Washington drama doesn’t faze credit card rates
October 15, 2013
- Average consumer credit card rate, overall market: 17.18 percent
- Average consumer non-rewards credit card rate: 15.48 percent
- Average consumer rewards credit card rate: 17.91 percent
- Average student credit card rate: 17.35 percent
- Average business non-rewards credit card rate: 14.74 percent
- Average business rewards credit card rate: 15.50 percent
The bank prime loan rate remained unchanged during the first half of October, at 3.25 percent.
The showdown in Washington over the federal budget and the debt ceiling has the potential to have a profound effect on interest rates, but the lack of change in credit card rates in early October was indicative of the fact that for the time being at least, uncertainty is the prevailing outlook. In other words, the situation is not yet clear enough for credit card companies to have a good basis for raising or lowering credit card rates.
Not only is the outcome of the fiscal debate still uncertain, but there is an argument to be made both ways about the impact this crisis will have on credit card rates. On the one hand, shutting down the government has an immediate, dampening effect on the economy. To the extent that weaker economic demand often leads to low interest rates, a slowdown could cause rates to fall.
On the other hand, if the economy gets bad enough, it will lower the credit standing of many Americans, which would tend to cause lenders — including credit card companies — to charge higher interest rates. Credit quality concerns could be greatly magnified if the U.S. defaults on any of its debts, since the resulting chain reaction would be likely to tighten liquidity around the world.
For now though, credit card rates remain unchanged pending the outcome of the budget debate. Under the circumstances though, that lack of change should not be mistaken for calm.
Consumer credit cards
The prevailing trend for consumer credit cards this year has been toward higher rates, but that trend took a break in the first half of October. Overall, consumer credit card rates have risen by 38 basis points so far this year — a significant climb, but mild compared to the increase in other types of interest rates, such as those on mortgages and Treasury bonds.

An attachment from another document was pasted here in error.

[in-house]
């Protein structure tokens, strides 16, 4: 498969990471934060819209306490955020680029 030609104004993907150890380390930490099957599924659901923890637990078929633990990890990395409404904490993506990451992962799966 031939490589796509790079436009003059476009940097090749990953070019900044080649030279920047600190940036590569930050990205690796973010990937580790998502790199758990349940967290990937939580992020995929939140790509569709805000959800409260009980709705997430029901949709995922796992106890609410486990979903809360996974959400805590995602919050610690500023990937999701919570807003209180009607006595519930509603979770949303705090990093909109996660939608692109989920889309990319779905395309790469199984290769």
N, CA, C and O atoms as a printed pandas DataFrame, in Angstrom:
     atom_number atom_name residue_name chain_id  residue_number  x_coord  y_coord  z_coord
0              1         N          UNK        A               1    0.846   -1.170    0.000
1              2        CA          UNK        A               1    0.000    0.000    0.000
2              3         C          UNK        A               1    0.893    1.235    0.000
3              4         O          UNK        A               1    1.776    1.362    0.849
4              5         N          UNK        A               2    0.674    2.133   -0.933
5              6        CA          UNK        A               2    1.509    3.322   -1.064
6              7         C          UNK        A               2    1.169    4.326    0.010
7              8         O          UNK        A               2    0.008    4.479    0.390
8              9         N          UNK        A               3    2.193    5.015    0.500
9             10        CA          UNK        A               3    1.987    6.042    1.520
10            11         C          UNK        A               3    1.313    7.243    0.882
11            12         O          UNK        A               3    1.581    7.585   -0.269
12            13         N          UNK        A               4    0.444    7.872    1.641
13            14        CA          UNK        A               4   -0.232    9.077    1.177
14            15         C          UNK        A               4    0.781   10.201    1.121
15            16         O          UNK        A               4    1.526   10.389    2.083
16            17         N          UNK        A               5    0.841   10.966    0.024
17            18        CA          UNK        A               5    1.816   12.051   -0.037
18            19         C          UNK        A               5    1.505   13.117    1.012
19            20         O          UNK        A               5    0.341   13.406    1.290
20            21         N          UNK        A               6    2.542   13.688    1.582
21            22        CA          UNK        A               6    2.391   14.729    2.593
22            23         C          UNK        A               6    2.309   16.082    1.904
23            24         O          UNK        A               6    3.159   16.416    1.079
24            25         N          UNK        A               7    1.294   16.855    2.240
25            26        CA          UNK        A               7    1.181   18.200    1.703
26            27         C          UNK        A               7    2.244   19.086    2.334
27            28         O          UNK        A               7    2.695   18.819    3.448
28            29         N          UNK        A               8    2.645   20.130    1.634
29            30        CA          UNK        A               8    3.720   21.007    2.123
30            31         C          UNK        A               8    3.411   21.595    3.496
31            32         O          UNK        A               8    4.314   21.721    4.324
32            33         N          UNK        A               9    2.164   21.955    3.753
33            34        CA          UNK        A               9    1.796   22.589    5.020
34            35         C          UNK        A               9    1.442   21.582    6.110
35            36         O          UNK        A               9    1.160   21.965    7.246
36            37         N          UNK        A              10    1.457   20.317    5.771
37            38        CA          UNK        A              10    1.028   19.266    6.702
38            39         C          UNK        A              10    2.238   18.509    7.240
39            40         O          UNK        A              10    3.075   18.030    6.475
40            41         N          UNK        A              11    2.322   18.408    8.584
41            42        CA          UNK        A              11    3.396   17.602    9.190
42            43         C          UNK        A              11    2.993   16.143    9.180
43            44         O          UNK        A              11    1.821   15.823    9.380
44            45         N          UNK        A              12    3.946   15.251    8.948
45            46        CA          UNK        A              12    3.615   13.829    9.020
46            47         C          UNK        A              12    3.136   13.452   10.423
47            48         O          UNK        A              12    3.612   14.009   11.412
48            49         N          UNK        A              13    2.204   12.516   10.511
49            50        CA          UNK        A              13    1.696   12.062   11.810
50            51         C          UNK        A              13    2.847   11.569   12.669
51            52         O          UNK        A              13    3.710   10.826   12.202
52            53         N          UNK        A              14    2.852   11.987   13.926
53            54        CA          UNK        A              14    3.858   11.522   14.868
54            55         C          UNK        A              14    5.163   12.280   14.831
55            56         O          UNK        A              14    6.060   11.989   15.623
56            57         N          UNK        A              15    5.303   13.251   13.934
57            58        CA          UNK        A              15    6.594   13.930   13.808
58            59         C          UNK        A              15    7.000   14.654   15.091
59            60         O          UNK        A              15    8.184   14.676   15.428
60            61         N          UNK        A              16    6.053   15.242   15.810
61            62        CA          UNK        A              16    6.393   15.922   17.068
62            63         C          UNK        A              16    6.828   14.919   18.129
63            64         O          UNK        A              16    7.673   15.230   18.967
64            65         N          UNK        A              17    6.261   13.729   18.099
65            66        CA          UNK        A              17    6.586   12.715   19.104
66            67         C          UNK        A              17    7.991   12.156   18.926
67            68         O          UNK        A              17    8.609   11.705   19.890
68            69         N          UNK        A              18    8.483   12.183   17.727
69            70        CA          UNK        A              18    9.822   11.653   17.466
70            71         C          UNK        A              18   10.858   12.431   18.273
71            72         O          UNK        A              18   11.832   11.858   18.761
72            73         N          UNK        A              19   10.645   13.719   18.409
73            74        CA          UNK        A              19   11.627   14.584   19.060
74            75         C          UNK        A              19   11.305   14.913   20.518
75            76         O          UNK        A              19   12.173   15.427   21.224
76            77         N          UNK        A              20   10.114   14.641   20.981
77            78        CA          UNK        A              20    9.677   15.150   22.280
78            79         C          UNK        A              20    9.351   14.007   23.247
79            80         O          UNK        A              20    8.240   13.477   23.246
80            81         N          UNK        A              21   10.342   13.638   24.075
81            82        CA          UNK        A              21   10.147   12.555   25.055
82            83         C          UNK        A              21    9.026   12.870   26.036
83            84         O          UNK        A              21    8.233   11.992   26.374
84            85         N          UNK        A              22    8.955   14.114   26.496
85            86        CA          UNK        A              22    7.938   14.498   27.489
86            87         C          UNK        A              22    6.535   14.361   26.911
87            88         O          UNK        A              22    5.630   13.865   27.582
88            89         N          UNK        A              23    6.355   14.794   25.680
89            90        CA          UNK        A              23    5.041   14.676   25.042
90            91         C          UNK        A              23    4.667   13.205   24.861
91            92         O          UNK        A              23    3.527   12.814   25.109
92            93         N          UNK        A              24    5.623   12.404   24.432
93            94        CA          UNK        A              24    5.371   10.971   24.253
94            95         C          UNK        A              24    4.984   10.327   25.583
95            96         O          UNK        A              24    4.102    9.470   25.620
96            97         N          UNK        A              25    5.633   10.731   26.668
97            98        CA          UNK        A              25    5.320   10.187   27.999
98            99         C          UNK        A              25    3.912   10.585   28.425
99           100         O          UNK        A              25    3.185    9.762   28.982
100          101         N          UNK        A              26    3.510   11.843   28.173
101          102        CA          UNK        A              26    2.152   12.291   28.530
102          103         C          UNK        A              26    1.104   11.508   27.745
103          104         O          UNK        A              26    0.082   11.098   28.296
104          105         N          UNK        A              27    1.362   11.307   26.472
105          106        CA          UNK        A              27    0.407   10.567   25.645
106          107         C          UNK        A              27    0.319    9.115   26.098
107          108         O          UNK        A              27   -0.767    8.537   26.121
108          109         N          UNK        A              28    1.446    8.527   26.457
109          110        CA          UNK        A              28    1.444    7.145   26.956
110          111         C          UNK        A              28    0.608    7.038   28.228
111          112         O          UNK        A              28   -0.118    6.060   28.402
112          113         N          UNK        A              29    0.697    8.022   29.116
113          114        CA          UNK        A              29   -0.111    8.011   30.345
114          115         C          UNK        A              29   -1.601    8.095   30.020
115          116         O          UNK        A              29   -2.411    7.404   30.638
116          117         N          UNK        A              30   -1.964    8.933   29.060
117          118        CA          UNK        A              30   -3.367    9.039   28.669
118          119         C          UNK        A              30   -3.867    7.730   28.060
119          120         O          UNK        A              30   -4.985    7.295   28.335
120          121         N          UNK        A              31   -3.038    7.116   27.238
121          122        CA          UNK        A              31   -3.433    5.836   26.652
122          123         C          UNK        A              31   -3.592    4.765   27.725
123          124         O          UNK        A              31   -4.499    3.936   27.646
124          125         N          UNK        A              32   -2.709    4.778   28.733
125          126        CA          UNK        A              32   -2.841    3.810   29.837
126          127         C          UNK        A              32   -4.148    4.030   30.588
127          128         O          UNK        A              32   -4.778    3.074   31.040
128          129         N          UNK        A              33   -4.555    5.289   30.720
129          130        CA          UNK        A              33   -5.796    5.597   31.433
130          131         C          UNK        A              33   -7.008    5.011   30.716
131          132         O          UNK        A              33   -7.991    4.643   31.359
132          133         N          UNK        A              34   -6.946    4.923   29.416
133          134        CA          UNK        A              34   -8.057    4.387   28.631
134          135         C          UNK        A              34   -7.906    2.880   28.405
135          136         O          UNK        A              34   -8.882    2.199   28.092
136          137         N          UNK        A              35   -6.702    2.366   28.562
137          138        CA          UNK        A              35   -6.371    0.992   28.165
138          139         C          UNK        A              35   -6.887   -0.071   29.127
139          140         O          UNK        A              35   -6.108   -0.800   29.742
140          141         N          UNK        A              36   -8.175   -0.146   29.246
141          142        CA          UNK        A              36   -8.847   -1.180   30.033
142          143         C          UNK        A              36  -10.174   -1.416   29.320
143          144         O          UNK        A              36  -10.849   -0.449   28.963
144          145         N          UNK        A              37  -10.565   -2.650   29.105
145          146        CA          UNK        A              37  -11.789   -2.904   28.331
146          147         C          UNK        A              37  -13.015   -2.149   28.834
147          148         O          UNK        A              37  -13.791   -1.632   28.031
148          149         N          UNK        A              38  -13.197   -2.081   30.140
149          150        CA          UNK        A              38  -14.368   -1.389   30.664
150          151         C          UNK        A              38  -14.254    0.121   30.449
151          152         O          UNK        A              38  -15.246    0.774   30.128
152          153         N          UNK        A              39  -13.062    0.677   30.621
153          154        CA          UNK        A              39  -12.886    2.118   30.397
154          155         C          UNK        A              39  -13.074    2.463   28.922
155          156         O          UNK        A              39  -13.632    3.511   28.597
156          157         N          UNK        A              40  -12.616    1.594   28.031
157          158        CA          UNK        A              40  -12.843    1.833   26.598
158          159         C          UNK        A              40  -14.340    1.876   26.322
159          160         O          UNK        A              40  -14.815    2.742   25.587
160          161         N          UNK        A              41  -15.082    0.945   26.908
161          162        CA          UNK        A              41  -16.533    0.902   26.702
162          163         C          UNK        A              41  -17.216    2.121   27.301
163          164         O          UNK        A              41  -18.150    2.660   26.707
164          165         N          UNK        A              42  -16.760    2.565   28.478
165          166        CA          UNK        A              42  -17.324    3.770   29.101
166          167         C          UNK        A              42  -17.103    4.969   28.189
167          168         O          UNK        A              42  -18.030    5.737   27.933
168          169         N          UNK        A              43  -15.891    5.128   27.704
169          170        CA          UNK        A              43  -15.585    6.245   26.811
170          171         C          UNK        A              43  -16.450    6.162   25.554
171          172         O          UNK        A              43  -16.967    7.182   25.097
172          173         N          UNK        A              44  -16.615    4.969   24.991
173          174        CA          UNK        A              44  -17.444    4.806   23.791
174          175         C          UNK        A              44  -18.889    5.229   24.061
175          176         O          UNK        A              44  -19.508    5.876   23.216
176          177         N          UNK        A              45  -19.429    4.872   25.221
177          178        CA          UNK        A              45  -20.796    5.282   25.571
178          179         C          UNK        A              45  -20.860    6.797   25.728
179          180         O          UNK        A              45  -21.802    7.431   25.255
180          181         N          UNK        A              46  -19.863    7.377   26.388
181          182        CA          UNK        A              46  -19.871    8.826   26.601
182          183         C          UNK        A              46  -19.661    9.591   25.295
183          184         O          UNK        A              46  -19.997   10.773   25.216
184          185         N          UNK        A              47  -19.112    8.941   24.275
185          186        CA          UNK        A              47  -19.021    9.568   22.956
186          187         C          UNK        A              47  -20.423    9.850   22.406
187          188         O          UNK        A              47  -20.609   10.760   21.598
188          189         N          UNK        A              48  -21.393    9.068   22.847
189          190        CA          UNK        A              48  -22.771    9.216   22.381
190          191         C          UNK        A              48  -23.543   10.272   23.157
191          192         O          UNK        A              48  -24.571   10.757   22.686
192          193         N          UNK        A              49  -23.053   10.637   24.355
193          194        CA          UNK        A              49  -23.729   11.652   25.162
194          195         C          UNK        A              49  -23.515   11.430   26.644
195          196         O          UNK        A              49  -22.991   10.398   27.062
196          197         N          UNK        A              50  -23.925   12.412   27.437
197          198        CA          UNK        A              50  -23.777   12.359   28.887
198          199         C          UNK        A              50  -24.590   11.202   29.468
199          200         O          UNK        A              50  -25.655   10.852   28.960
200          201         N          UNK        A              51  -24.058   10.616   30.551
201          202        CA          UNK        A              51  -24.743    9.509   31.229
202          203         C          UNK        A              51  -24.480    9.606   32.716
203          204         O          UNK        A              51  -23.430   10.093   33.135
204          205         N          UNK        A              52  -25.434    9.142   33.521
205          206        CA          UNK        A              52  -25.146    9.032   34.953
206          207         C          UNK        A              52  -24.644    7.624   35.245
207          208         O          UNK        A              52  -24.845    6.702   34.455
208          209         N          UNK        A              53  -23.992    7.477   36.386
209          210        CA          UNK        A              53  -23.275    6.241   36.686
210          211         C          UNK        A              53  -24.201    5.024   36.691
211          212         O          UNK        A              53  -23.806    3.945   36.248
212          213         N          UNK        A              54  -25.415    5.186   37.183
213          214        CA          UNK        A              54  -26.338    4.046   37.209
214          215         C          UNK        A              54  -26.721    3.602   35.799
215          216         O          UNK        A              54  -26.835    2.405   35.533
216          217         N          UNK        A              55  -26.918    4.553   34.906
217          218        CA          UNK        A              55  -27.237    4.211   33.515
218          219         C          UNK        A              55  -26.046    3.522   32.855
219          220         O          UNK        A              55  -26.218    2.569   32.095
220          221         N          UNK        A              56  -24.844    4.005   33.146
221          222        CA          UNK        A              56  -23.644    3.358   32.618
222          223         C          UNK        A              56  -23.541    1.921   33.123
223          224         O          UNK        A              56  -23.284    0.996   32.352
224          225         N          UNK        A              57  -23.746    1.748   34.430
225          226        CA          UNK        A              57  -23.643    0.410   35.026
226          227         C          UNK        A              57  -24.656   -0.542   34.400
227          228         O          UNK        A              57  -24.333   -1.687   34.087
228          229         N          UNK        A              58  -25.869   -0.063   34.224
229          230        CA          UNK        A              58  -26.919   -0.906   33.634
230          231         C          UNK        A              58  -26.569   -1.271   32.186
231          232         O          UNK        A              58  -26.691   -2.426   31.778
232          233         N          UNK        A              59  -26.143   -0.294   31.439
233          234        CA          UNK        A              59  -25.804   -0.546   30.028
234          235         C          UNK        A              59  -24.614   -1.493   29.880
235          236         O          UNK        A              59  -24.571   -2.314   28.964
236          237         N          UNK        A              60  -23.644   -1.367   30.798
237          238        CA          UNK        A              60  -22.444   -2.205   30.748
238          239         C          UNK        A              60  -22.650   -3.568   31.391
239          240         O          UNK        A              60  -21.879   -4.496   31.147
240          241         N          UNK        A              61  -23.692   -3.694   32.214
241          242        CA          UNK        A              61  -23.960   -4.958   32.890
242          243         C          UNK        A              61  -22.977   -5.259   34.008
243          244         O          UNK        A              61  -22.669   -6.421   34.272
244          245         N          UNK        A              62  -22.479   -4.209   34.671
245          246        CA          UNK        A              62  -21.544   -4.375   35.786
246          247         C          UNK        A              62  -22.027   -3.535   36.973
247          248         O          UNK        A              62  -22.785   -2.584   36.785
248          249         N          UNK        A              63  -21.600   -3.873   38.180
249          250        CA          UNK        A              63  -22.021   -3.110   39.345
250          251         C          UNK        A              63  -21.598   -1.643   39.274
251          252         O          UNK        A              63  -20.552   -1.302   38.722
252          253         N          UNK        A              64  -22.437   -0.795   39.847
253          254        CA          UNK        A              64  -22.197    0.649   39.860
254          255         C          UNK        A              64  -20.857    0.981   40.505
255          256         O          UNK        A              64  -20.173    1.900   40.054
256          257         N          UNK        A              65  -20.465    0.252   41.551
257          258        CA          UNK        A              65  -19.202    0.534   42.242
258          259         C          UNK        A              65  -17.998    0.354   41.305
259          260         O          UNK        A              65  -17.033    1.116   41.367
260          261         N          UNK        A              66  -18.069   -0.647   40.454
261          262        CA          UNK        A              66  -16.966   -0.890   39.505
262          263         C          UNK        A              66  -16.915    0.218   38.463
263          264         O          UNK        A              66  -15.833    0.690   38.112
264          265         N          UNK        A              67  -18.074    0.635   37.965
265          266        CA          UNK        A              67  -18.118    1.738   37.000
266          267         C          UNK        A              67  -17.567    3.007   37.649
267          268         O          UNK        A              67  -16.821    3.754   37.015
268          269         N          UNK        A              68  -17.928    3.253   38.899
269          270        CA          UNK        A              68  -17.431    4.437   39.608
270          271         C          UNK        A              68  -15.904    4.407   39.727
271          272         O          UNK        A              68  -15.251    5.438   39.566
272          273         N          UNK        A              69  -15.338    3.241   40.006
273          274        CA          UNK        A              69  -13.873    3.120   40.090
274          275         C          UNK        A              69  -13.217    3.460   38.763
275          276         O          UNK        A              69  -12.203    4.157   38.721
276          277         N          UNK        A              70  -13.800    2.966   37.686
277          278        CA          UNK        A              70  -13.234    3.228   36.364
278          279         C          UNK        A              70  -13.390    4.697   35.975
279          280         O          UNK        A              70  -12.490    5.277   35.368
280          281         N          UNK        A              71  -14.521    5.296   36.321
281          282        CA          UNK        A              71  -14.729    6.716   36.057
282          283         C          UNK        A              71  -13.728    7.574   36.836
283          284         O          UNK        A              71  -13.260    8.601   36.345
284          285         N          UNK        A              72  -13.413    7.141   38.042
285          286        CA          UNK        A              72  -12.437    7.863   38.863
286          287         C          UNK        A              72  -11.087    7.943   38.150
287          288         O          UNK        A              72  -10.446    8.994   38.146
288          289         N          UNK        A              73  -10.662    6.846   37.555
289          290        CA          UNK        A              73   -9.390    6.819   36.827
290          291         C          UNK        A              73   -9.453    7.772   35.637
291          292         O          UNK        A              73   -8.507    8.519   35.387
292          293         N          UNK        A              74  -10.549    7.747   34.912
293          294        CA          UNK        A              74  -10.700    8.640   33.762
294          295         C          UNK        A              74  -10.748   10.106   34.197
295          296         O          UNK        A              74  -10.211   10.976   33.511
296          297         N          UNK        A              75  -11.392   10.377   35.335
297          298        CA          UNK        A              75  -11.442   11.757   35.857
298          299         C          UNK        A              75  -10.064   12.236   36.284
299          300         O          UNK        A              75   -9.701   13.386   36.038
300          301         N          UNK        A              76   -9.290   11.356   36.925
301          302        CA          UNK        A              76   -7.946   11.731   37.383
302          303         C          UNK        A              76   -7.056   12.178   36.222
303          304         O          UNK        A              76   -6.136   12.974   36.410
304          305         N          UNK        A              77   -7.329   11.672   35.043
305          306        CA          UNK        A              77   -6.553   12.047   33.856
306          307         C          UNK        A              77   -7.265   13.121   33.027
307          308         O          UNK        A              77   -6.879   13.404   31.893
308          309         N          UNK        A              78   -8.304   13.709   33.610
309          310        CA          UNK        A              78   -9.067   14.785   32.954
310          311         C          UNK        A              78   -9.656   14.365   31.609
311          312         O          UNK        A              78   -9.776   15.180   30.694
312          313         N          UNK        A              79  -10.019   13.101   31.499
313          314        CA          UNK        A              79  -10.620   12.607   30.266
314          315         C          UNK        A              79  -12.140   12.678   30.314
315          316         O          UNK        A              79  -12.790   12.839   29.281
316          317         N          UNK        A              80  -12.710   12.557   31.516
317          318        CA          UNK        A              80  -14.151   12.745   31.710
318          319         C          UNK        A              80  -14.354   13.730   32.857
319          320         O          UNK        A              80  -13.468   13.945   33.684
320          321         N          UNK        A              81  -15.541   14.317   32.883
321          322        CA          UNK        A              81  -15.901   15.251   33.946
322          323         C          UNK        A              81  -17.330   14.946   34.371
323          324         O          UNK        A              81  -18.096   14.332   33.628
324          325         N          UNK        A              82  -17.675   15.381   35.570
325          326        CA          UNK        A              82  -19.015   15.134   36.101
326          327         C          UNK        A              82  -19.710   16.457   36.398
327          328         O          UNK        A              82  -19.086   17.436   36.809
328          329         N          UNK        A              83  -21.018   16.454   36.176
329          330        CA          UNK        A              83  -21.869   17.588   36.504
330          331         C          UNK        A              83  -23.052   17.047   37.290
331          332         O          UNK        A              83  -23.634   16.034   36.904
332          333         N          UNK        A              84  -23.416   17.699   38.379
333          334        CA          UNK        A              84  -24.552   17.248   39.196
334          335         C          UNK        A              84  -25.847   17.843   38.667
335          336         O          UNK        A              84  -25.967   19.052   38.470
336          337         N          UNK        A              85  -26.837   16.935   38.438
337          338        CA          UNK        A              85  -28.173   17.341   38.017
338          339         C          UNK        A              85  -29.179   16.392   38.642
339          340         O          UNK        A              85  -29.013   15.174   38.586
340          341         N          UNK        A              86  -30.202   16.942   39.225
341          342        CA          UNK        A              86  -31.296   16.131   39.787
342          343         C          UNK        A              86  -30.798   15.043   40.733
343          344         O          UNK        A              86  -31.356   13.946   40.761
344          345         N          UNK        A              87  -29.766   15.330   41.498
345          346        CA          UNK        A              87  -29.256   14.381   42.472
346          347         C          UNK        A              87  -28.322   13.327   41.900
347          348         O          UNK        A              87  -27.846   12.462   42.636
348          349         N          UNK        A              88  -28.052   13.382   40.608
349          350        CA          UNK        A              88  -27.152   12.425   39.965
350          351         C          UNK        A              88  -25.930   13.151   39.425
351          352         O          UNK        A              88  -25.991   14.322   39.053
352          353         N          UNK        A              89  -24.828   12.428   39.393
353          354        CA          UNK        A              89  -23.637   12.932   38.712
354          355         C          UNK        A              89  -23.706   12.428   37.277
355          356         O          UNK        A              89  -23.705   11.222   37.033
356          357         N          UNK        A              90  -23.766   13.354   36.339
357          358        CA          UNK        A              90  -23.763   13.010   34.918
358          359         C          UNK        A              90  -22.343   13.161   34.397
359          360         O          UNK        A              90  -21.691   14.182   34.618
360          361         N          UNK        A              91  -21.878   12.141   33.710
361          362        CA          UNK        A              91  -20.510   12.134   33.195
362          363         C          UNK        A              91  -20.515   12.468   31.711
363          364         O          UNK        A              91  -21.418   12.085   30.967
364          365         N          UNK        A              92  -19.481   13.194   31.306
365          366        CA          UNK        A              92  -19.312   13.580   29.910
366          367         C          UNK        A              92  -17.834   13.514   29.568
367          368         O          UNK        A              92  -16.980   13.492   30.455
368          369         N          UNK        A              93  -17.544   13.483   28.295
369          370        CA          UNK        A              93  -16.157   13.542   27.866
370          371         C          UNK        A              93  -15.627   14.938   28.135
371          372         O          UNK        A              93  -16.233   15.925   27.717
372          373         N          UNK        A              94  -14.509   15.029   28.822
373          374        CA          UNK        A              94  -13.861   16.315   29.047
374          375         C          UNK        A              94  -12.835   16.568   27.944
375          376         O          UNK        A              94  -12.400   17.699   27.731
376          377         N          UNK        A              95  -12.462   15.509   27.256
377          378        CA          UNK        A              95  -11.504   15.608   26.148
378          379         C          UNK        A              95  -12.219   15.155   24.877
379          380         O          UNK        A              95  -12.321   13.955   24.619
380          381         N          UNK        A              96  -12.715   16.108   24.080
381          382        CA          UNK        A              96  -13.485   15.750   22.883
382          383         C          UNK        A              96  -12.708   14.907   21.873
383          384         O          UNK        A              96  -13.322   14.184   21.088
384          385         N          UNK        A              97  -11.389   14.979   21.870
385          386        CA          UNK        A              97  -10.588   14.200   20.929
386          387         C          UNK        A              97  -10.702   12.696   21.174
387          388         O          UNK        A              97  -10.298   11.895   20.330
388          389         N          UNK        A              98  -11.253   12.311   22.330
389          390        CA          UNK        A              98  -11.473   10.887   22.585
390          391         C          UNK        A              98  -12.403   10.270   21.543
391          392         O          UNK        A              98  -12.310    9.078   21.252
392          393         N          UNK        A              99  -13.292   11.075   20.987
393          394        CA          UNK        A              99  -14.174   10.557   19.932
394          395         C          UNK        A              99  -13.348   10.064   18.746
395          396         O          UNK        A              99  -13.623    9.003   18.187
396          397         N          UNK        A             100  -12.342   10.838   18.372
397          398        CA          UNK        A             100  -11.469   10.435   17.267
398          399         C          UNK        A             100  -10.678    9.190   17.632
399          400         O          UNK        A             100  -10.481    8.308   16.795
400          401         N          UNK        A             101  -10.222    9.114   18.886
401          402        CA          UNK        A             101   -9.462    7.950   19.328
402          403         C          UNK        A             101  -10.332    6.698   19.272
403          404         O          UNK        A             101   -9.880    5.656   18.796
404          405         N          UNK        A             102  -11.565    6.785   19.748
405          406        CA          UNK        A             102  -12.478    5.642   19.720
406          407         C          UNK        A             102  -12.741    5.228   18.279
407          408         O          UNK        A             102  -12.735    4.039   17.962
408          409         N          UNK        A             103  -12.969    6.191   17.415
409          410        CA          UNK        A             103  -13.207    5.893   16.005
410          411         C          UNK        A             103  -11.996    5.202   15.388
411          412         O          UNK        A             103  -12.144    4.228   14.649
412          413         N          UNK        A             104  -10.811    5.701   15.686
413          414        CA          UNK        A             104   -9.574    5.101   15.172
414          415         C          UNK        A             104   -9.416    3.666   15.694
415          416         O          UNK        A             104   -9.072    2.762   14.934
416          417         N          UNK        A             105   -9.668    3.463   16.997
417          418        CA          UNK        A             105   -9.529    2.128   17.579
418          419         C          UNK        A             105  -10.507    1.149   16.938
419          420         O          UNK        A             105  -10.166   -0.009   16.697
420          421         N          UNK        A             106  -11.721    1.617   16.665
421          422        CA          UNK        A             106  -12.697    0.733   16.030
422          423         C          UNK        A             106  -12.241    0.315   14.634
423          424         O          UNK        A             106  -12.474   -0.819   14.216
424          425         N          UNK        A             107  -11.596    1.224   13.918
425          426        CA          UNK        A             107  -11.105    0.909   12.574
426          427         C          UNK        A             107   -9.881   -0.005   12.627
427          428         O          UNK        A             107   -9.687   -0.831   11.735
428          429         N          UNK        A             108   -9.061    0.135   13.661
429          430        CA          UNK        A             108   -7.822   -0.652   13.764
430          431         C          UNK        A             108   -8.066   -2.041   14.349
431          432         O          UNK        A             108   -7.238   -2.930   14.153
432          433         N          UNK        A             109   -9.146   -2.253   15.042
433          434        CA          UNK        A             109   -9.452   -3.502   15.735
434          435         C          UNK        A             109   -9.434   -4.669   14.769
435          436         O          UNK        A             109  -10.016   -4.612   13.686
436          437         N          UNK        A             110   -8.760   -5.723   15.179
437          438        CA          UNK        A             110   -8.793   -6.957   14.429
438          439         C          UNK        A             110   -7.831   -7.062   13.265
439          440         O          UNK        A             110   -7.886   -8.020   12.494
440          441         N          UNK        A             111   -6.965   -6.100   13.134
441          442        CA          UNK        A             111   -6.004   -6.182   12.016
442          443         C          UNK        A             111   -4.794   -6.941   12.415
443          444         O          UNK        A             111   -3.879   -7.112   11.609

The rise in consumer credit card rates has been split fairly evenly between rewards and non-rewards credit cards. Rates on rewards credit cards rose by 39 basis points so far in 2013 while rates on non-rewards credit cards rose by 37 basis points. The difference in rates for the two types of cards now stands at 2.43 percent. This rate differential is one measure of the additional cost of rewards programs, though the actual cost incurred by consumers depends on the balances they carry on their credit cards — consumers who pay their credit card bills in full every month are able to enjoy the benefits of rewards programs for free.
Student credit cards
Student credit card rates remained unchanged for the second consecutive survey. Unlike consumer credit card rates, student credit card rates have declined overall so far in 2013, with a net decline of 19 basis points.
Business credit cards
Business credit card rates have remained unchanged for six months now. In fact, while consumer credit card rates have risen and student credit card rates have fallen so far in 2013, business credit cards have been a model of stability. Business non-rewards credit card rates have not changed at all so far this year, while business rewards credit card rates have fallen by a single basis point.
Excellent credit vs. average credit
With no change in consumer credit card rates during the first half of October, the difference between rates for consumers with excellent credit and the overall average remained unchanged, at 4.00 percent.
In total, IndexCreditCards.com surveys information from nearly 50 different credit cards, and includes multiple credit-rating tiers from many of those cards. Examples of offers surveyed include American Express, Capital One, Chase, Citi, Discover, and other MasterCard and Visa branded cards. The information compiled not only demonstrates trends in credit card rates over time, but also indicates the different values credit card companies put on different target markets (consumer, business, etc.), as evidenced by the differences between rates for those markets.
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